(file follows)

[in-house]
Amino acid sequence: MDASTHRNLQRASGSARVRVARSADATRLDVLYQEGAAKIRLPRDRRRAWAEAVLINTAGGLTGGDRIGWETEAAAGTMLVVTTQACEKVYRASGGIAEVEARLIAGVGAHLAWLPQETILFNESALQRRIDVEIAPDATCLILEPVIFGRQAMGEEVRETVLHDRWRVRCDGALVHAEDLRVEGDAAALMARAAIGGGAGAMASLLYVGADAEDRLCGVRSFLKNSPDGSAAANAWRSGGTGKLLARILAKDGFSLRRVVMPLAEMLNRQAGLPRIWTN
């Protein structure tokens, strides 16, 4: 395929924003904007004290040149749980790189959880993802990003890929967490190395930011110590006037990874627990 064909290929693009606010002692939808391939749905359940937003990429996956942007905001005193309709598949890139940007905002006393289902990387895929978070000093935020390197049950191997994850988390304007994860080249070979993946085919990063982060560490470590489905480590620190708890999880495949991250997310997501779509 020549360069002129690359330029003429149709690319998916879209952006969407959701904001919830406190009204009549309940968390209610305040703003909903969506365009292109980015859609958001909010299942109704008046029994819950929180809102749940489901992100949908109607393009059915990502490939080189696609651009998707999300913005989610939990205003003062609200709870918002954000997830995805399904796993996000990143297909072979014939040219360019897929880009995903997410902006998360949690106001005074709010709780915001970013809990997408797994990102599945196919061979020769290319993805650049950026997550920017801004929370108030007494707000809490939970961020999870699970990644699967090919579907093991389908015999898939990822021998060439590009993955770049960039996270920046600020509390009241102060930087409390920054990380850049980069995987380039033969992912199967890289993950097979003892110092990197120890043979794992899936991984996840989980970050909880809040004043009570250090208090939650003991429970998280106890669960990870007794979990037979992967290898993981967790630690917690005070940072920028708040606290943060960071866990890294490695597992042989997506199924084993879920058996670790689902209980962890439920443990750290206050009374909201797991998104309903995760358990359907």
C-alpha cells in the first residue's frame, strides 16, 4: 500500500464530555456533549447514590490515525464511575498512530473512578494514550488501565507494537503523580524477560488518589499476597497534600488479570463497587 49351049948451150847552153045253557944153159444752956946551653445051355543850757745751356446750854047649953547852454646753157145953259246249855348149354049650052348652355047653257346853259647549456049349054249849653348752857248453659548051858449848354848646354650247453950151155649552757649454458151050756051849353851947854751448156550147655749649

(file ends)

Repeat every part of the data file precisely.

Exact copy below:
[in-house]
Amino acid sequence: MDASTHRNLQRASGSARVRVARSADATRLDVLYQEGAAKIRLPRDRRRAWAEAVLINTAGGLTGGDRIGWETEAAAGTMLVVTTQACEKVYRASGGIAEVEARLIAGVGAHLAWLPQETILFNESALQRRIDVEIAPDATCLILEPVIFGRQAMGEEVRETVLHDRWRVRCDGALVHAEDLRVEGDAAALMARAAIGGGAGAMASLLYVGADAEDRLCGVRSFLKNSPDGSAAANAWRSGGTGKLLARILAKDGFSLRRVVMPLAEMLNRQAGLPRIWTN
């Protein structure tokens, strides 16, 4: 395929924003904007004290040149749980790189959880993802990003890929967490190395930011110590006037990874627990 064909290929693009606010002692939808391939749905359940937003990429996956942007905001005193309709598949890139940007905002006393289902990387895929978070000093935020390197049950191997994850988390304007994860080249070979993946085919990063982060560490470590489905480590620190708890999880495949991250997310997501779509 020549360069002129690359330029003429149709690319998916879209952006969407959701904001919830406190009204009549309940968390209610305040703003909903969506365009292109980015859609958001909010299942109704008046029994819950929180809102749940489901992100949908109607393009059915990502490939080189696609651009998707999300913005989610939990205003003062609200709870918002954000997830995805399904796993996000990143297909072979014939040219360019897929880009995903997410902006998360949690106001005074709010709780915001970013809990997408797994990102599945196919061979020769290319993805650049950026997550920017801004929370108030007494707000809490939970961020999870699970990644699967090919579907093991389908015999898939990822021998060439590009993955770049960039996270920046600020509390009241102060930087409390920054990380850049980069995987380039033969992912199967890289993950097979003892110092990197120890043979794992899936991984996840989980970050909880809040004043009570250090208090939650003991429970998280106890669960990870007794979990037979992967290898993981967790630690917690005070940072920028708040606290943060960071866990890294490695597992042989997506199924084993879920058996670790689902209980962890439920443990750290206050009374909201797991998104309903995760358990359907």
C-alpha cells in the first residue's frame, strides 16, 4: 500500500464530555456533549447514590490515525464511575498512530473512578494514550488501565507494537503523580524477560488518589499476597497534600488479570463497587 49351049948451150847552153045253557944153159444752956946551653445051355543850757745751356446750854047649953547852454646753157145953259246249855348149354049650052348652355047653257346853259647549456049349054249849653348752857248453659548051858449848354848646354650247453950151155649552757649454458151050756051849353851947854751448156550147655749649